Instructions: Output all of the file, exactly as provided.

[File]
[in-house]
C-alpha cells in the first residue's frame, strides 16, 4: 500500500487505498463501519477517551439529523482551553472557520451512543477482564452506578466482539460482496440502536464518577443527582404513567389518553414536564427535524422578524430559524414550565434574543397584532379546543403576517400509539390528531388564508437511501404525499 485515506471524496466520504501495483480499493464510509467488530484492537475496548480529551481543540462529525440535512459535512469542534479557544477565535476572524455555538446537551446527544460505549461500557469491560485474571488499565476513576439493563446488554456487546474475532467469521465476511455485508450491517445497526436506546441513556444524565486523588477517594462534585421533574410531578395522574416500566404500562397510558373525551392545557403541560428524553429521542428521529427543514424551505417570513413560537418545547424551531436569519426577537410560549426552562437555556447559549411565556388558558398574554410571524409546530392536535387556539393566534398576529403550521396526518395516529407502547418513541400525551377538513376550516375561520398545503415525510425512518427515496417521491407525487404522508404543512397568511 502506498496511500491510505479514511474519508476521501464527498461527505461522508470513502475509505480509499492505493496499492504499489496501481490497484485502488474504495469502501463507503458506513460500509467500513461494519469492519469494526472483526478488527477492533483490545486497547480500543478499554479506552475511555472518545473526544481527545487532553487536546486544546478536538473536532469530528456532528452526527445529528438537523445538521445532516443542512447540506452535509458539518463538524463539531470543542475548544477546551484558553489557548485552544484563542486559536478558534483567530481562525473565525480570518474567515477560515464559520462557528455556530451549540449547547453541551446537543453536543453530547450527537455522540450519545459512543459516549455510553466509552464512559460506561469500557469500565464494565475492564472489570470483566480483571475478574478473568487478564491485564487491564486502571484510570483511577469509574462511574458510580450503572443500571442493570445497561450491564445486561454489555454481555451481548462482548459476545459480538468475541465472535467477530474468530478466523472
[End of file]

[in-house]
C-alpha cells in the first residue's frame, strides 16, 4: 500500500487505498463501519477517551439529523482551553472557520451512543477482564452506578466482539460482496440502536464518577443527582404513567389518553414536564427535524422578524430559524414550565434574543397584532379546543403576517400509539390528531388564508437511501404525499 485515506471524496466520504501495483480499493464510509467488530484492537475496548480529551481543540462529525440535512459535512469542534479557544477565535476572524455555538446537551446527544460505549461500557469491560485474571488499565476513576439493563446488554456487546474475532467469521465476511455485508450491517445497526436506546441513556444524565486523588477517594462534585421533574410531578395522574416500566404500562397510558373525551392545557403541560428524553429521542428521529427543514424551505417570513413560537418545547424551531436569519426577537410560549426552562437555556447559549411565556388558558398574554410571524409546530392536535387556539393566534398576529403550521396526518395516529407502547418513541400525551377538513376550516375561520398545503415525510425512518427515496417521491407525487404522508404543512397568511 502506498496511500491510505479514511474519508476521501464527498461527505461522508470513502475509505480509499492505493496499492504499489496501481490497484485502488474504495469502501463507503458506513460500509467500513461494519469492519469494526472483526478488527477492533483490545486497547480500543478499554479506552475511555472518545473526544481527545487532553487536546486544546478536538473536532469530528456532528452526527445529528438537523445538521445532516443542512447540506452535509458539518463538524463539531470543542475548544477546551484558553489557548485552544484563542486559536478558534483567530481562525473565525480570518474567515477560515464559520462557528455556530451549540449547547453541551446537543453536543453530547450527537455522540450519545459512543459516549455510553466509552464512559460506561469500557469500565464494565475492564472489570470483566480483571475478574478473568487478564491485564487491564486502571484510570483511577469509574462511574458510580450503572443500571442493570445497561450491564445486561454489555454481555451481548462482548459476545459480538468475541465472535467477530474468530478466523472